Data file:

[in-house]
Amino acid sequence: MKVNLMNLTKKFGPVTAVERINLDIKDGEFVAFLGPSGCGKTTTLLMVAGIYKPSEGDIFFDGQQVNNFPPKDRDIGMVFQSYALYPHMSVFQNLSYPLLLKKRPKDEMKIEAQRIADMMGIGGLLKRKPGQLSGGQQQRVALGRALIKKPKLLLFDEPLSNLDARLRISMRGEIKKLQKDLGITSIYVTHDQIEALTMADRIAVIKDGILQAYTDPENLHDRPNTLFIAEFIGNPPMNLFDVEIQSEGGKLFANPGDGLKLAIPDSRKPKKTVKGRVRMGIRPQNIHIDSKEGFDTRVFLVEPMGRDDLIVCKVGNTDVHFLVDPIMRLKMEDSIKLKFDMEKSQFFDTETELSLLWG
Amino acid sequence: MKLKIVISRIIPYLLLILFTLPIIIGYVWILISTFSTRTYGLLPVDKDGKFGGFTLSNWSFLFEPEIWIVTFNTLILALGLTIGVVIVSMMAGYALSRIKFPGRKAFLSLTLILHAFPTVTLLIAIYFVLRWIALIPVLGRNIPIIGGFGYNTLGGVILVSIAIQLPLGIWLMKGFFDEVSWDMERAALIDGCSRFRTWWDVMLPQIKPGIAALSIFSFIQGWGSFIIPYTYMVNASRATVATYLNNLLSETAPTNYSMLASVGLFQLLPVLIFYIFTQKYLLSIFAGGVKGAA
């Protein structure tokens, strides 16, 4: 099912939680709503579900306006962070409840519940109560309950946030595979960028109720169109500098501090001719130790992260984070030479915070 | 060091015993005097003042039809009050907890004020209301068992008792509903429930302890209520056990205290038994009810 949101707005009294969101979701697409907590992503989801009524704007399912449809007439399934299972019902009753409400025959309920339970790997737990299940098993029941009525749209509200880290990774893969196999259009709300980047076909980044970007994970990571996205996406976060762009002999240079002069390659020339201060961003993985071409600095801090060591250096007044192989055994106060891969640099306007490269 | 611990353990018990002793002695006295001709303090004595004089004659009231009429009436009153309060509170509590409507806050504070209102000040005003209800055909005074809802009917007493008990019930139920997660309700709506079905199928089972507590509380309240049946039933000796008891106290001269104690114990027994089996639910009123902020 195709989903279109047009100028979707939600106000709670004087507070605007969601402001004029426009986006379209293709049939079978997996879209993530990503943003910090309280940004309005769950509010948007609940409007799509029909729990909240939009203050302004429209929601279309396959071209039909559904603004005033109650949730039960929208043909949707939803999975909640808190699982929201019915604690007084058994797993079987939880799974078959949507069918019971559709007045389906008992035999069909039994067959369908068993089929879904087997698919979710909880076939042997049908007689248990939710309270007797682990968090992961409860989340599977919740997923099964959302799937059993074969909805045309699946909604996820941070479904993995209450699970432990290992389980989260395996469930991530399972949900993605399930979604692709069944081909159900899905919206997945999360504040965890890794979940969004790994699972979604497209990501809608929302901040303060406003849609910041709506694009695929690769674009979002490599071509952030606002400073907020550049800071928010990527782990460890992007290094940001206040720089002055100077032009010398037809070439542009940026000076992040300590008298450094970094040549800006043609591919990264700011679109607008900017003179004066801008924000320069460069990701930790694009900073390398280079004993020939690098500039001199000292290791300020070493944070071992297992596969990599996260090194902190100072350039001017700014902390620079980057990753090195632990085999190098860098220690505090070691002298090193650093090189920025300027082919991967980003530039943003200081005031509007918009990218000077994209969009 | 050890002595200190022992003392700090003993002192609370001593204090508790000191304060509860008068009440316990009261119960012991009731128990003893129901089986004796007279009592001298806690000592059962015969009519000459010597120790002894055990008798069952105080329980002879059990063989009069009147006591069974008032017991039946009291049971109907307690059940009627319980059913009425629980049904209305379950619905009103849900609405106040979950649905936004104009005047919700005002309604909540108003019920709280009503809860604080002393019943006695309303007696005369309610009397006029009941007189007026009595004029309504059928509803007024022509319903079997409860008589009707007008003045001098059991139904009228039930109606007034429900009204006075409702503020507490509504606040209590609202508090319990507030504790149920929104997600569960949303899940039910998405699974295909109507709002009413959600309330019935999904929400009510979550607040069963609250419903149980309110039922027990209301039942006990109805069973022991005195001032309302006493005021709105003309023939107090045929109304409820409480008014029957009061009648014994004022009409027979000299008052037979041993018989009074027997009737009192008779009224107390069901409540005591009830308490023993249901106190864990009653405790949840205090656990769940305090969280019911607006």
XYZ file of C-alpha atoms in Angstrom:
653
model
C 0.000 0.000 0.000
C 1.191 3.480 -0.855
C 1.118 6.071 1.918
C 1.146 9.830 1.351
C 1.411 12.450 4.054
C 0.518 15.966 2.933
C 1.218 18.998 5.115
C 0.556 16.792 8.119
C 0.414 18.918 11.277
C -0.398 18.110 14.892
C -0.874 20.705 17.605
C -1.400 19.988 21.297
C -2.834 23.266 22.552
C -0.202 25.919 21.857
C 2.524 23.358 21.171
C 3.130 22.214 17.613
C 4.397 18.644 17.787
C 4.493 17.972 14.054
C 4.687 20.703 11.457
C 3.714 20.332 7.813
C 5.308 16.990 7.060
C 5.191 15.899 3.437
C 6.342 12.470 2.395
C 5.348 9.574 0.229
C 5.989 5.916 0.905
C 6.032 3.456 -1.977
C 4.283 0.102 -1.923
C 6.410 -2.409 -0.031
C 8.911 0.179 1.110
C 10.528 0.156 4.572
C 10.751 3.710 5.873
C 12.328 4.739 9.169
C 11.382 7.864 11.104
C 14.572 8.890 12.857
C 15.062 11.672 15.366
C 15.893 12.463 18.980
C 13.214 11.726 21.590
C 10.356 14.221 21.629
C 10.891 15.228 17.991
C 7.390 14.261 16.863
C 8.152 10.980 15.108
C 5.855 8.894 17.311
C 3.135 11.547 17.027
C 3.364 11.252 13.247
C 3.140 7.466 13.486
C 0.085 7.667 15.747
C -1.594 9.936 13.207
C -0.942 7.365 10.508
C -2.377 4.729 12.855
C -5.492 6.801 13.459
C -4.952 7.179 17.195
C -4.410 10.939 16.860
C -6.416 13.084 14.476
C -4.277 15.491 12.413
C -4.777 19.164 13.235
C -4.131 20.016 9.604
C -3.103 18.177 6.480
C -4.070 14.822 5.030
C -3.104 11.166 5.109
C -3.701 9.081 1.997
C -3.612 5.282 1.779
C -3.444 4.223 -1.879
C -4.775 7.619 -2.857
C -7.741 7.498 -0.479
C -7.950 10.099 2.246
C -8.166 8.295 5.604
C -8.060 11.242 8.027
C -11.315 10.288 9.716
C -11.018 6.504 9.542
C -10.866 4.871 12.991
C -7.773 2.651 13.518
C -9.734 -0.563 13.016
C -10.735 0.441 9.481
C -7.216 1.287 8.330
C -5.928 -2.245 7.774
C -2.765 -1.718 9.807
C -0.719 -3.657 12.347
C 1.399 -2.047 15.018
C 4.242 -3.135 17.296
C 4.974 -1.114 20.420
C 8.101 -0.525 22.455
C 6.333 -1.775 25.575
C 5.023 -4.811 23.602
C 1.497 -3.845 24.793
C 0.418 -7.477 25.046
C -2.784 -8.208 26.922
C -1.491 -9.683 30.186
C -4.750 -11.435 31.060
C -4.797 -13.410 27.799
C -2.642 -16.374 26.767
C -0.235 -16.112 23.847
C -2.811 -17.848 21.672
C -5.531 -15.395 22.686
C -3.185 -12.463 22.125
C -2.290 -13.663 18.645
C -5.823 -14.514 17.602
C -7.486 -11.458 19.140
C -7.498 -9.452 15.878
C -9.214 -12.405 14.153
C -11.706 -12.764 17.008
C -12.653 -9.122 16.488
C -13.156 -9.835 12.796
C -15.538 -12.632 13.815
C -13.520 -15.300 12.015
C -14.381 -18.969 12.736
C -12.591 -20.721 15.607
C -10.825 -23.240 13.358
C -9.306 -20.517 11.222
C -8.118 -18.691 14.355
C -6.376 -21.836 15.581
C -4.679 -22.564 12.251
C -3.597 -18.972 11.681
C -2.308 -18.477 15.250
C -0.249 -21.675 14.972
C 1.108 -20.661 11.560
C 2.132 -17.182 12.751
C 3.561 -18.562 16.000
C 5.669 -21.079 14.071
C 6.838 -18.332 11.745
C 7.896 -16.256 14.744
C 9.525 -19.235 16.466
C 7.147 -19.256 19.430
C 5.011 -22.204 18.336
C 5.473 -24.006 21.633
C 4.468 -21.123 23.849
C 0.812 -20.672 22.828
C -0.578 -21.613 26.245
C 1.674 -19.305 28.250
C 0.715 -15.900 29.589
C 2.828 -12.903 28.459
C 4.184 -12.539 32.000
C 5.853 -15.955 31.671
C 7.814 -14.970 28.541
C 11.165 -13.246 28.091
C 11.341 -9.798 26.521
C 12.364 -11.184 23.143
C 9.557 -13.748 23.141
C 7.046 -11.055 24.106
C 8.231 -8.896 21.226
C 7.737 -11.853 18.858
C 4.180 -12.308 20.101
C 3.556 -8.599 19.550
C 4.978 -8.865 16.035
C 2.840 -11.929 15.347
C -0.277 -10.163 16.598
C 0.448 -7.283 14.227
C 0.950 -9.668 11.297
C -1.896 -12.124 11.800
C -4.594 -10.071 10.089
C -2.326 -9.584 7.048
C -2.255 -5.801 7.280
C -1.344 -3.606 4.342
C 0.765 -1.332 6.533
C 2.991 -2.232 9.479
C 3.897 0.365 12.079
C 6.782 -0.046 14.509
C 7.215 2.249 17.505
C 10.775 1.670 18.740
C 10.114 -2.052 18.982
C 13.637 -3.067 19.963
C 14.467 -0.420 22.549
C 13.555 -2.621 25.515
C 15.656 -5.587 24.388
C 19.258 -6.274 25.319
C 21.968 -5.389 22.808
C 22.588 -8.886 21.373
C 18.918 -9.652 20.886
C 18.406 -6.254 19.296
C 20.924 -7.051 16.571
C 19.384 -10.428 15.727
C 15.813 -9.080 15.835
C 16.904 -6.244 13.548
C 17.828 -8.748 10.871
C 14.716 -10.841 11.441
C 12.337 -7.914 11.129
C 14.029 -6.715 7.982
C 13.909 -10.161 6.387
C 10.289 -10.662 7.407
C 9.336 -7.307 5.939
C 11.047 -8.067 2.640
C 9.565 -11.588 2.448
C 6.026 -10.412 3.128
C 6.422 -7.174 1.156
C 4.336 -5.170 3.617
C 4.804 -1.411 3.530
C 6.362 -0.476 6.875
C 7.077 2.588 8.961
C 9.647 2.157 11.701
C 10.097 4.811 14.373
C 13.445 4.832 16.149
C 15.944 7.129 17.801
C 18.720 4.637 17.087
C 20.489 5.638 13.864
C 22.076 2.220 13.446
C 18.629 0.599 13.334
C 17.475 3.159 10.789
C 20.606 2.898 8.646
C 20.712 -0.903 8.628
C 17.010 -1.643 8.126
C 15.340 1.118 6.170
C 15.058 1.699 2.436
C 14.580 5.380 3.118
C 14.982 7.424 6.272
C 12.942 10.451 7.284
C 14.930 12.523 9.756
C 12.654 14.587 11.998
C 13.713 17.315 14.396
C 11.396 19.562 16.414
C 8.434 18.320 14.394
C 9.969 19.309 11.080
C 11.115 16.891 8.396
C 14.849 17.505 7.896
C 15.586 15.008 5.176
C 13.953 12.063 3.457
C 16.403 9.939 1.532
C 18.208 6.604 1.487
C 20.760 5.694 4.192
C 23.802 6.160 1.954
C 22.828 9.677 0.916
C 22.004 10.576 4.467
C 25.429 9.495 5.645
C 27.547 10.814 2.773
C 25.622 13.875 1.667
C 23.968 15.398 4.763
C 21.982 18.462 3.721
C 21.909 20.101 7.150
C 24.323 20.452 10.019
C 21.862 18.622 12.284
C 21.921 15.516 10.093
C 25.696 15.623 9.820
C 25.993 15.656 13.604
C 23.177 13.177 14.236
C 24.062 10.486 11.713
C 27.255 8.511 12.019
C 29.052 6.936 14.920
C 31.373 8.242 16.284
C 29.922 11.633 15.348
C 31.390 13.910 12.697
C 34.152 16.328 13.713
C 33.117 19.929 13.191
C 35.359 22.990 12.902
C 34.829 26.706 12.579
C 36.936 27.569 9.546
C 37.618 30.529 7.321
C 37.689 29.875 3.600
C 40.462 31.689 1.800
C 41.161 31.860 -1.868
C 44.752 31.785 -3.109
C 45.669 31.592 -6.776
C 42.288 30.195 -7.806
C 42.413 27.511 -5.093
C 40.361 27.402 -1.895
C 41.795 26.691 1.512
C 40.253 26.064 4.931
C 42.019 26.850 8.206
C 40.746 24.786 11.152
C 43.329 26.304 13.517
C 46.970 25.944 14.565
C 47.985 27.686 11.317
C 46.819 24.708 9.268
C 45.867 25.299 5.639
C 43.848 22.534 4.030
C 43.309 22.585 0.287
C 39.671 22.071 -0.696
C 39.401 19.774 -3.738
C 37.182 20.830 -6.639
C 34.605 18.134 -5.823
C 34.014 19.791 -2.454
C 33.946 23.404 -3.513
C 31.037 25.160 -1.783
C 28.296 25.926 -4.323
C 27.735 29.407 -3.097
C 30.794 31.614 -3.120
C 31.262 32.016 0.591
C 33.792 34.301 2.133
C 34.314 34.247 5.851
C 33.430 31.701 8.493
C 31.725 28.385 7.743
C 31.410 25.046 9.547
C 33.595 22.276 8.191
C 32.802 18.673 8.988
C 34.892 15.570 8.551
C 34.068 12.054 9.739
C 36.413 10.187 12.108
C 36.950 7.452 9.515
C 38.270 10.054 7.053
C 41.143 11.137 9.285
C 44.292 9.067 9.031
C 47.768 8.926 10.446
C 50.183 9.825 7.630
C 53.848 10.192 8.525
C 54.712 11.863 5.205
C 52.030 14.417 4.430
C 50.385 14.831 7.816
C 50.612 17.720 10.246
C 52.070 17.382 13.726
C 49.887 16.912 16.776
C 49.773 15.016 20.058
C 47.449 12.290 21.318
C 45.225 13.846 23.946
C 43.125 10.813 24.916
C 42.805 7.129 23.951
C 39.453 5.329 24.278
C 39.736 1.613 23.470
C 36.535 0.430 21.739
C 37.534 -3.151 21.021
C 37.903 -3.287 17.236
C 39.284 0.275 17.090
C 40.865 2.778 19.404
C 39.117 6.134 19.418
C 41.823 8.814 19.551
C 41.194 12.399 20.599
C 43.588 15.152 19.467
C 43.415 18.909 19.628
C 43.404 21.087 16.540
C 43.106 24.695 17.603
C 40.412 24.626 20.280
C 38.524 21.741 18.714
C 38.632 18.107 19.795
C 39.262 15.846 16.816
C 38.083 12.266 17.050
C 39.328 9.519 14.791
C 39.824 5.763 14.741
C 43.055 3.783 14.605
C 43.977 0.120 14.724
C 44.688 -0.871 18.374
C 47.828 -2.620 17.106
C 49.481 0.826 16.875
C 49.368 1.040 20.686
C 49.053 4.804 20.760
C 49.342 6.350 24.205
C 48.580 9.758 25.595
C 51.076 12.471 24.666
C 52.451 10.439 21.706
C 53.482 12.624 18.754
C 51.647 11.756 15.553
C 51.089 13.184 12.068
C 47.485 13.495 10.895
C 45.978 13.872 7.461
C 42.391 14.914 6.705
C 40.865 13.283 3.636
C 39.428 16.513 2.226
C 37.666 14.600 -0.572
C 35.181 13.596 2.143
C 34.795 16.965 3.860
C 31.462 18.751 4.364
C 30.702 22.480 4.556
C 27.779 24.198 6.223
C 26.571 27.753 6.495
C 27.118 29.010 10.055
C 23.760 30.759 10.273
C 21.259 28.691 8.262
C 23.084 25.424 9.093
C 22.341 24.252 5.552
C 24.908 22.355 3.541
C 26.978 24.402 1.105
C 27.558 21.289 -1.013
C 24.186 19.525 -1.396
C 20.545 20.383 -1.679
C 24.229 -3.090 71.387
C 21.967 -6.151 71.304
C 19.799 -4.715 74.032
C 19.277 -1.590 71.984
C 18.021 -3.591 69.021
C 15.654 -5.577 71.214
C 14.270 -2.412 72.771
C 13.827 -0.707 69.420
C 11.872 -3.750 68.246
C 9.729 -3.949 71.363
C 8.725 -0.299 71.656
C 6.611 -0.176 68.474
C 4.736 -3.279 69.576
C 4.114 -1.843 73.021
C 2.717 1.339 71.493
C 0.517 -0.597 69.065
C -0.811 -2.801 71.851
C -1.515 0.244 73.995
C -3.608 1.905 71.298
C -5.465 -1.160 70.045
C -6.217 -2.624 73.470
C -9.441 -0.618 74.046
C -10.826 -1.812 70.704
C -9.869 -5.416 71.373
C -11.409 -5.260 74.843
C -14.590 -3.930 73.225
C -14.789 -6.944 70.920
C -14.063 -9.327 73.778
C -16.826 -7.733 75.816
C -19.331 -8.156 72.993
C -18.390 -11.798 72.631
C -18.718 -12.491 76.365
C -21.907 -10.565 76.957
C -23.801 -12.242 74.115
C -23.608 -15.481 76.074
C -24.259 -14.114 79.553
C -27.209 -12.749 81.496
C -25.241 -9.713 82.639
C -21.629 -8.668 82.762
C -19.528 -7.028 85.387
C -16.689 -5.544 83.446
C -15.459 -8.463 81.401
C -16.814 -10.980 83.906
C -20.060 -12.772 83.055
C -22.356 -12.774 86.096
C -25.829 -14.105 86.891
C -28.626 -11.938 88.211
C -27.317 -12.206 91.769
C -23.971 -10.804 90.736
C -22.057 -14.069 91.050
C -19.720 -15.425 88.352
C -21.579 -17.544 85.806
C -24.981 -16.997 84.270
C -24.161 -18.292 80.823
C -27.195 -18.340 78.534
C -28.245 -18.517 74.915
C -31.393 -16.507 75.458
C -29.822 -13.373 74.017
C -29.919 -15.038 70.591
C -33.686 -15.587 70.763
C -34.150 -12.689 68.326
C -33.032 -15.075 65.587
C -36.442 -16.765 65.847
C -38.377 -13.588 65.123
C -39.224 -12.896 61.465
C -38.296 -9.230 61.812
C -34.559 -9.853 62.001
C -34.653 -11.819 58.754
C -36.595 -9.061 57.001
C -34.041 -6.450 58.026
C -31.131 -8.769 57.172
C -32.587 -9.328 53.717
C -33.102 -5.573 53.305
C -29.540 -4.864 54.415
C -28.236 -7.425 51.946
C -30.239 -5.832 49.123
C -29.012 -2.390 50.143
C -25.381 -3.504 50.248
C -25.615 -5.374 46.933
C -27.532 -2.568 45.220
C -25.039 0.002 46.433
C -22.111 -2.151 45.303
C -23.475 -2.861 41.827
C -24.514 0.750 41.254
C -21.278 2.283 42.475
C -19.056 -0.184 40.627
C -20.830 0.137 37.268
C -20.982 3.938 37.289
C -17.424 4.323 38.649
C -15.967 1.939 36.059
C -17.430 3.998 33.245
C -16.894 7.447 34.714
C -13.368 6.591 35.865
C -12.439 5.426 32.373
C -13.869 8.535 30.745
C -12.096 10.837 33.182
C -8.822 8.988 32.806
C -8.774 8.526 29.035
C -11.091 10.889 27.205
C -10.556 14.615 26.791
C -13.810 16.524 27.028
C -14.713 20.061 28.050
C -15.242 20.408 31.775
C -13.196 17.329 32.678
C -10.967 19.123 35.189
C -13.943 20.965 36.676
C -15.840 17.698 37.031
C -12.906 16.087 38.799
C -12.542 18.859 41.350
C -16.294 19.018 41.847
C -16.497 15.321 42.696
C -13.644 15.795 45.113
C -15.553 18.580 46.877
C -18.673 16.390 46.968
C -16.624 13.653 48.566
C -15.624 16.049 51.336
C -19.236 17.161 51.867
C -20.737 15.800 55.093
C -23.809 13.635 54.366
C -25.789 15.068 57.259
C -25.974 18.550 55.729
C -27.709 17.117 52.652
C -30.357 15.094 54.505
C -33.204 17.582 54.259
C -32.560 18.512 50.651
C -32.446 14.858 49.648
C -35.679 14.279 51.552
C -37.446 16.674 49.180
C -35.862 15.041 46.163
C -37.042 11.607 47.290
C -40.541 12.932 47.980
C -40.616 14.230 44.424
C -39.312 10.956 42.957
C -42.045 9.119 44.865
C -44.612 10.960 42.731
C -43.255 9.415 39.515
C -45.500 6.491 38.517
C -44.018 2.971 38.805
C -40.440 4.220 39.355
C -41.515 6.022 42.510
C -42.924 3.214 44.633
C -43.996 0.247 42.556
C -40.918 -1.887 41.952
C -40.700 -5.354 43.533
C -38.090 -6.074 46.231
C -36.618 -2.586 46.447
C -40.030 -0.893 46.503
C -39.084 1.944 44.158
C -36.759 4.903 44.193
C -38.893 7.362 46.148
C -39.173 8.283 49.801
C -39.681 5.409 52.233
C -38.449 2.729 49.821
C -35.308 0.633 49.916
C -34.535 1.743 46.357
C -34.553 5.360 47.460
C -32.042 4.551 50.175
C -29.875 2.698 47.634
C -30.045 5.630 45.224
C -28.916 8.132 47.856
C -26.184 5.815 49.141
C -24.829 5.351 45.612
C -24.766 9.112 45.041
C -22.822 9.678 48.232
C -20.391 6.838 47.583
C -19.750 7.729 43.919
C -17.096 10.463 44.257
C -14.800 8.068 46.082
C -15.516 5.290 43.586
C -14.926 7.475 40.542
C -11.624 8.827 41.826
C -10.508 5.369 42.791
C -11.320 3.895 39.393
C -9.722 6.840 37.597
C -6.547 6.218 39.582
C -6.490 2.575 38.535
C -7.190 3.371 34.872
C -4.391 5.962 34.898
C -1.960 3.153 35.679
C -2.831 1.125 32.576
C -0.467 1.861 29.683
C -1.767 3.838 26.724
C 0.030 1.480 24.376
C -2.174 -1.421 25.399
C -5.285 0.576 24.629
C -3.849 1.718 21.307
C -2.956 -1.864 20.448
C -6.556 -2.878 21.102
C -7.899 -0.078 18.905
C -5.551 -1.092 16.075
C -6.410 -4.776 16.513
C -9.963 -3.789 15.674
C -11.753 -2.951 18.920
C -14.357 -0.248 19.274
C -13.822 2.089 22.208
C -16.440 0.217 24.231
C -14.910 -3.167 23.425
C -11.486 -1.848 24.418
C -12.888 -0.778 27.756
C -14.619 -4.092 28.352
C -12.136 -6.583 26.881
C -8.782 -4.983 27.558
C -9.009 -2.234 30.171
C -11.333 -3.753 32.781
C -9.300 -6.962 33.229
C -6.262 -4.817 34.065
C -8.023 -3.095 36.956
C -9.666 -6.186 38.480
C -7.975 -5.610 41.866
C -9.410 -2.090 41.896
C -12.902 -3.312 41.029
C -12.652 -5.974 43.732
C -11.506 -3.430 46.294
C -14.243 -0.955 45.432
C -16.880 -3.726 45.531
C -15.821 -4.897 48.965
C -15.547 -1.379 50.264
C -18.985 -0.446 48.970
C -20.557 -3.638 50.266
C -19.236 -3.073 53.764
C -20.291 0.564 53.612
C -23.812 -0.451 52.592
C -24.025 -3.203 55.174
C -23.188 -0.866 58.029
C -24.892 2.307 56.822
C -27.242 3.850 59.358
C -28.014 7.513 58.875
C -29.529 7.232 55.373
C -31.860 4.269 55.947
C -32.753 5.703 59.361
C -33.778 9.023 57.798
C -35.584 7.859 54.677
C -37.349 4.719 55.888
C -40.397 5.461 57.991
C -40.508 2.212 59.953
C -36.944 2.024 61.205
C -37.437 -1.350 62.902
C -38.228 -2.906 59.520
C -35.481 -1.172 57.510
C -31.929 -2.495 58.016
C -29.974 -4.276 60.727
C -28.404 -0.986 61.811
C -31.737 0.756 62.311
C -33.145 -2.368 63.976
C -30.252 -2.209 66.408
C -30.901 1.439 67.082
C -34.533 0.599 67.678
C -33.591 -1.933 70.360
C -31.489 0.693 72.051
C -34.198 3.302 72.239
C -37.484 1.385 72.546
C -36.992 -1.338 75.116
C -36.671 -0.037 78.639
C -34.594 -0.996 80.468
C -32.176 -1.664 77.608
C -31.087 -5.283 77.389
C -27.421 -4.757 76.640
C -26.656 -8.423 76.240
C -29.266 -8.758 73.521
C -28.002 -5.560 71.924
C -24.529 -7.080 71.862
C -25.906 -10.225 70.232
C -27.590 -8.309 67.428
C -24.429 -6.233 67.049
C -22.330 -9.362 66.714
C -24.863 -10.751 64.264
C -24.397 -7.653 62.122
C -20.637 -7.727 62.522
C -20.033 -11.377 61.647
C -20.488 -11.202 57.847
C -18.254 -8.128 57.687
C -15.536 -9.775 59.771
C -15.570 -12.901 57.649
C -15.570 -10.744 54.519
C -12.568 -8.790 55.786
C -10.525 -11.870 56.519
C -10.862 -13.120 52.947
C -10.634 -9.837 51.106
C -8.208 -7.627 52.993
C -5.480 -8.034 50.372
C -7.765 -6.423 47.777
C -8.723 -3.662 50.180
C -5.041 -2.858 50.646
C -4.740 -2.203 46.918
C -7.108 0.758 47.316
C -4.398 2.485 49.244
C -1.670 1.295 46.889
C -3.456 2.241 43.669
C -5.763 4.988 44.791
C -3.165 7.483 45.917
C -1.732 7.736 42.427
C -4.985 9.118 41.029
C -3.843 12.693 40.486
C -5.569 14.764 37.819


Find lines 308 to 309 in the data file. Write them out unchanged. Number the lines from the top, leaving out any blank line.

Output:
C 43.125 10.813 24.916
C 42.805 7.129 23.951